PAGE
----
Meanwhile, the Congress was busy setting up the stage for Rahul to take up the reigns. In January 2013, during the party’s Chintan Shivir, Rahul was anointed as the party’s vice president were he delivered an emotive speech explaining how ‘power is poison’ as believed by his mother. This idiom later became a catch phrase for the Congress and BJP to indulge in speech warfare.
In fact, it boomeranged as Modi hit out in April 2013, while wooing voters in Karnataka before elections said, ‘The Indian society never disregards the words of a mother. But there is one mother who says, ‘power is poison’. But what does the son do? He comes to Karnataka and screams, ‘give us power.’’ Modi from then on unleashed his scathing attacks on the Gandhi parivaar.
This phase reached its peak when Congress president Sonia Gandhi accused BJP for indulging in ‘zeher ki kheeti’. Soon came Modi’s acidic reply reinvoking the ‘power is poison’ remark, going on to say how Sonia had seen so many years in power thus swallowed maximum amount of poison which was being spewed. The BJP was preparing for Modi’s national role despite fissures in the party erupting in the public space. In early June 2013, during the party’s two-day National Executive meeting in Goa, Modi was appointed as Chairman of its Election Campaign Committee for the 2014 polls. He slammed the Congress saying that the country needs to be free from their rule. Party patriarch LK Advani skipped the meet, making his displeasure with Modi’s elevation public. Soon after this Nitish Kumar’s JD(U) split from the BJP in mid-June 2013, as the Bihar chief minister confirmed that the 17-year-old alliance between the two had ended. After this, in July 2013, Modi, at a rally in Pune, accused the Congress of wearing a ‘burqa of secularism’ and ‘hiding in a bunker’ when confronted with a crisis.
Rahul’s new role in the party was defined on 17 January 2014, as not the nominee for prime minister but to head the party’s campaign for the 2014 Lok Sabha elections. In his 45-minute speech at Talkatora stadium in Delhi, Rahul hit out at BJP and AAP for their marketing techniques. Mocking them he had said, ‘Opposition parties can say anything. Their marketing is very good. They are the ones who will sell combs to the bald. Now, some new people have joined the bandwagon. The earlier ones used to sell combs to the bald; the new ones are giving haircuts. They are giving a haircut to the bald.’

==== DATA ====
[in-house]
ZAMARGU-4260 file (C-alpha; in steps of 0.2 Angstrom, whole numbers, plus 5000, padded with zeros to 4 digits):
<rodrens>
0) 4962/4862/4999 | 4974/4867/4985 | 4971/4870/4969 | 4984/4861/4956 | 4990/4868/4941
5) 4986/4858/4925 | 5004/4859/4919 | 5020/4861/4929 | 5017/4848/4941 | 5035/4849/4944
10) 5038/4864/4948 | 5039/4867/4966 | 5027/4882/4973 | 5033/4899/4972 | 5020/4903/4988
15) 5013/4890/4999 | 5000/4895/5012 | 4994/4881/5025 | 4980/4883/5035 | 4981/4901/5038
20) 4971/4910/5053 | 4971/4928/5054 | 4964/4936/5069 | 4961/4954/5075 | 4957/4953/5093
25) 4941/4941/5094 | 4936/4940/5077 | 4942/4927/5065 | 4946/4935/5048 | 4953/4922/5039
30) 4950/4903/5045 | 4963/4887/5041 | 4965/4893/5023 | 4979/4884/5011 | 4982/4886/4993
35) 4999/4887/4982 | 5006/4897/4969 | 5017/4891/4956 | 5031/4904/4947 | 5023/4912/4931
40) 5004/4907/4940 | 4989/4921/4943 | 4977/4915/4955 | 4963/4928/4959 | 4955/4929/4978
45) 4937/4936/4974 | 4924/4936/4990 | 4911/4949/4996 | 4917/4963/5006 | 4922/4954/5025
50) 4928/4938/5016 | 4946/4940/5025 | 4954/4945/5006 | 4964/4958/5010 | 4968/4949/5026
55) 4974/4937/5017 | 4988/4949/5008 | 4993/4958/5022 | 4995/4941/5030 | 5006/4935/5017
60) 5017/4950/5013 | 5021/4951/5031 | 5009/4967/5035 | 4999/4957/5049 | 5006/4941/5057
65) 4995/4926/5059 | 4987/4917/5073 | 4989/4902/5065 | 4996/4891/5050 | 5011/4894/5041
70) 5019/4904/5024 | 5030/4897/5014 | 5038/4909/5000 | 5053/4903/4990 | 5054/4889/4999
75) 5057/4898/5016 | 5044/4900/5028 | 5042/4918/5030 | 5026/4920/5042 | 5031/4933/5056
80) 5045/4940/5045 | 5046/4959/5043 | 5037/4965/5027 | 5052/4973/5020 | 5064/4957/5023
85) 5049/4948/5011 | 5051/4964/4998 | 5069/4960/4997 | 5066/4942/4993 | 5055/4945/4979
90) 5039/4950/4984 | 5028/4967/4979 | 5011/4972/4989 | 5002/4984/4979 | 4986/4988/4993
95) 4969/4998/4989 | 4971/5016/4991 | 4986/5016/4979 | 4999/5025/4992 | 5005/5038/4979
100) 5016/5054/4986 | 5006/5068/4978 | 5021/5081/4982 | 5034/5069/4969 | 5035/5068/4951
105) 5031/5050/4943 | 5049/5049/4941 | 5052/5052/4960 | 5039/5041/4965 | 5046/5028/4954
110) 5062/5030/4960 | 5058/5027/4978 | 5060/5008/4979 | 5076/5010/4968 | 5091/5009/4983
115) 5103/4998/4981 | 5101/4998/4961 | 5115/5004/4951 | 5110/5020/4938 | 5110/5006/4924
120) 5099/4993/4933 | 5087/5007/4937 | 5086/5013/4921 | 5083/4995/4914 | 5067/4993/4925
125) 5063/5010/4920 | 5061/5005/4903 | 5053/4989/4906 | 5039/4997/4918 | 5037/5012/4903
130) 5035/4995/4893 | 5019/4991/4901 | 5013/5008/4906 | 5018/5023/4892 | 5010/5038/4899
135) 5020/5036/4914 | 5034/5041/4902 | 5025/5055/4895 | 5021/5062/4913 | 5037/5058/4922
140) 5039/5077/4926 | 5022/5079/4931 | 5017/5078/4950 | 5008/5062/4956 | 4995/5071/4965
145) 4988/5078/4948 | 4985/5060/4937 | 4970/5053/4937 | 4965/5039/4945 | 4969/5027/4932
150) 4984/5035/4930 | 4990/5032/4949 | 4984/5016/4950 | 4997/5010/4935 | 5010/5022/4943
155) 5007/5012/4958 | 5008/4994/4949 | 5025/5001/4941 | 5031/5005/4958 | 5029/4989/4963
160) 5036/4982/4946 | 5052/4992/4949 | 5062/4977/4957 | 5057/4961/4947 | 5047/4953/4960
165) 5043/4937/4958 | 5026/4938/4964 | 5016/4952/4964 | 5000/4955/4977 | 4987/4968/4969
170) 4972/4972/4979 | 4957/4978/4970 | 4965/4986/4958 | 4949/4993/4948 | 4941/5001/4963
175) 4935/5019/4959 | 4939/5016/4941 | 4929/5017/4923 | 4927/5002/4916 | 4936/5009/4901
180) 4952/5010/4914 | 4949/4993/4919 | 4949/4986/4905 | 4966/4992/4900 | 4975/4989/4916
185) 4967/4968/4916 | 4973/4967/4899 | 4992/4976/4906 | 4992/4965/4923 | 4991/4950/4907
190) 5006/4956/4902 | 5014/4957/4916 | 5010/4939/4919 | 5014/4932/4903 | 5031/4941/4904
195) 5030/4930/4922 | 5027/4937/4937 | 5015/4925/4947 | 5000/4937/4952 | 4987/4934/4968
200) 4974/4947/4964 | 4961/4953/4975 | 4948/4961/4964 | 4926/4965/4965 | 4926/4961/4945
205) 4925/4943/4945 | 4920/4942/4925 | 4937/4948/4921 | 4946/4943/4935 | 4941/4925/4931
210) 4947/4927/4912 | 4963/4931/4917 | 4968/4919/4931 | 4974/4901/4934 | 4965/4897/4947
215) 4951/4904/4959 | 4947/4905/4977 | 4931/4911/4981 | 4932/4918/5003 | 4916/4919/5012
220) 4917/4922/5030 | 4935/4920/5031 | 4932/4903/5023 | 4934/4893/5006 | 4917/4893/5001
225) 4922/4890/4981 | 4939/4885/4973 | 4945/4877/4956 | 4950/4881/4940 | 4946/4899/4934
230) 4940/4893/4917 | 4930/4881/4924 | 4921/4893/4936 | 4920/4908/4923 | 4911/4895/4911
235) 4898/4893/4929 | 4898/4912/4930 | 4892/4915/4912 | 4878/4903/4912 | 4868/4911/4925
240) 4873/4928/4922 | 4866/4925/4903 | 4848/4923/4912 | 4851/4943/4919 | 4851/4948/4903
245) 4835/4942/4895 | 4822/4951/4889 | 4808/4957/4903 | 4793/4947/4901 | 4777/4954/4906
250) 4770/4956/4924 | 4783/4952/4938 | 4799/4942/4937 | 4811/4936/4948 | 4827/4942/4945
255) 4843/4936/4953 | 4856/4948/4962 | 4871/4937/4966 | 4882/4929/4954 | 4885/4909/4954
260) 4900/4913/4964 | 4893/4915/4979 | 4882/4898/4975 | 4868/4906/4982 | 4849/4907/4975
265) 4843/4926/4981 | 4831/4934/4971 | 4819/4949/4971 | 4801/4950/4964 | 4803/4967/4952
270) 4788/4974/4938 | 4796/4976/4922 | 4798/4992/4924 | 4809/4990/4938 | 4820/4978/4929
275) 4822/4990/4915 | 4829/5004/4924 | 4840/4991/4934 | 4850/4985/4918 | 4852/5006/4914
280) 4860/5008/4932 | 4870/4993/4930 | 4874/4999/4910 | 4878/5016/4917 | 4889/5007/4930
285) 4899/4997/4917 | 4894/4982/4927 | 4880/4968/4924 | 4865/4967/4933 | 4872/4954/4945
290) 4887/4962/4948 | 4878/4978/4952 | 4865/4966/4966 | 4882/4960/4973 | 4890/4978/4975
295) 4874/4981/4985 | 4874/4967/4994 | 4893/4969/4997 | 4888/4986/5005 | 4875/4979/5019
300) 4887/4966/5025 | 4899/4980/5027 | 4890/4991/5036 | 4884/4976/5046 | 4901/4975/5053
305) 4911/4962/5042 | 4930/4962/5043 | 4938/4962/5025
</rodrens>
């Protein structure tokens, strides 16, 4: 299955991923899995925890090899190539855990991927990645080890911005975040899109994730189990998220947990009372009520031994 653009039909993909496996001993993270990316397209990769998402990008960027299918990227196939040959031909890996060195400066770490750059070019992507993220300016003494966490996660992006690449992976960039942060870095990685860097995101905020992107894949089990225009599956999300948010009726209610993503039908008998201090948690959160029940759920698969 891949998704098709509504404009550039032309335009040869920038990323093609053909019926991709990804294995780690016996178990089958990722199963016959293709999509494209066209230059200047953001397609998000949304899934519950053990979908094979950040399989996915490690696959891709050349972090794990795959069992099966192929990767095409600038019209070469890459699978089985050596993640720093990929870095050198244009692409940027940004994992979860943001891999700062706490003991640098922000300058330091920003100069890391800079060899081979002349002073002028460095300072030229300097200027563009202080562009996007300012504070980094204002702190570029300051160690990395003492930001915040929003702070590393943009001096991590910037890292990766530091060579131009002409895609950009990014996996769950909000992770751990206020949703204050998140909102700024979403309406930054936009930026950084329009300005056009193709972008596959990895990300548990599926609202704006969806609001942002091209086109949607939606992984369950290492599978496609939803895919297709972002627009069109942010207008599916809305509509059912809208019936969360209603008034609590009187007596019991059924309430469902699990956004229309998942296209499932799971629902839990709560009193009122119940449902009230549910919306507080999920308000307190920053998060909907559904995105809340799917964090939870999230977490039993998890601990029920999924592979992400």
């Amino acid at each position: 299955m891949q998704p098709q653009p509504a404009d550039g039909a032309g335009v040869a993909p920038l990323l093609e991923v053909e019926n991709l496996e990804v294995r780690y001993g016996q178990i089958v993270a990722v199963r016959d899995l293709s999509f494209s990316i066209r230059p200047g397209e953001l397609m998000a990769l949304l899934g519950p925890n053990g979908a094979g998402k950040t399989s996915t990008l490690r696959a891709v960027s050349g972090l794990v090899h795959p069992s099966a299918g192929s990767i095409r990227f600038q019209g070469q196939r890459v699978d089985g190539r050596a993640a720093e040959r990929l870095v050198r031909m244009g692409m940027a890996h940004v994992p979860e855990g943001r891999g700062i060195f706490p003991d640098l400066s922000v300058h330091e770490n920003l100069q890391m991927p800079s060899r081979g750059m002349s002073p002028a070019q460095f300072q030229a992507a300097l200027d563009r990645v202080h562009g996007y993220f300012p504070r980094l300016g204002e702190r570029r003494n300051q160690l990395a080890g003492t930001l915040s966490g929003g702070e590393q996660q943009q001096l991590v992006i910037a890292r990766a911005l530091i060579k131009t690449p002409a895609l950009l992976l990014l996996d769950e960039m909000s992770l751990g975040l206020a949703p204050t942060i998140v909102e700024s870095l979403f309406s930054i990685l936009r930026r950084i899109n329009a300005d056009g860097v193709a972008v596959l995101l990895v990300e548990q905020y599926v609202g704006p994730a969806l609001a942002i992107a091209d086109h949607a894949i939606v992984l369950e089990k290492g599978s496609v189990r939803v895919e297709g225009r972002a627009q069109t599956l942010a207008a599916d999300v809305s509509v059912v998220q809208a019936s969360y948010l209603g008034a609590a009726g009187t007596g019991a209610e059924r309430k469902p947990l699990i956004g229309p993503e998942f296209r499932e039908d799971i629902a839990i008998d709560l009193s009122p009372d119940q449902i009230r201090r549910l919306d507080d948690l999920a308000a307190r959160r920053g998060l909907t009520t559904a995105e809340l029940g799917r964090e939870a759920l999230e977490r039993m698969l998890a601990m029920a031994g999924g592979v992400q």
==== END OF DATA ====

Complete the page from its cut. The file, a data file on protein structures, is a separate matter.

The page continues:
It was on this day that Congress leader Mani Shankar Aiyer elaborated on Modi’s background as a tea-seller. From that moment onwards, Modi encashed on this every time he got an opportunity during his election rallies.
In February this year during a rally in Dehradun, Rahul accused the opposition for indulging in ‘khoon ki rajneeti’. He said: ‘It (BJP) practices politics of blood. They don’t see anything but power and power at any cost. They can pit communities and castes against each other; they won’t hesitate in spilling blood if they find it necessary to usurp power.’
Be it the attack on Modi for Snoopgate, or Modi mocking Rahul as Shehzada, Priyanka terming BJP leaders rats and to top it all you have ridiculous comments by leaders from the Samajwadi Party leaders – Mulayam Singh Yadav, Abu Azami and Azam Khan - all meant to polarise the votes in UP. Adding to that is Amit Shah’s revenge remark and in the same league fall Praveen Togadia and Giriraj Singh. On similar lines, Farooq Abdullah spoke out his mind and finally the icing on the cake came with Baba Ramdev’s ‘honeymoon’ remark against Rahul Gandhi.
Though beginning with oblique remarks, in recent times the latest statements by politicians have become increasingly acerbic, unbearable and intensely personal, drowning out the natural drama of the democratic process in its very Indian alphabet soup of acronyms. The word play that was expected from the crème de la crème has deteriorated into mere word lash. Unfortunately.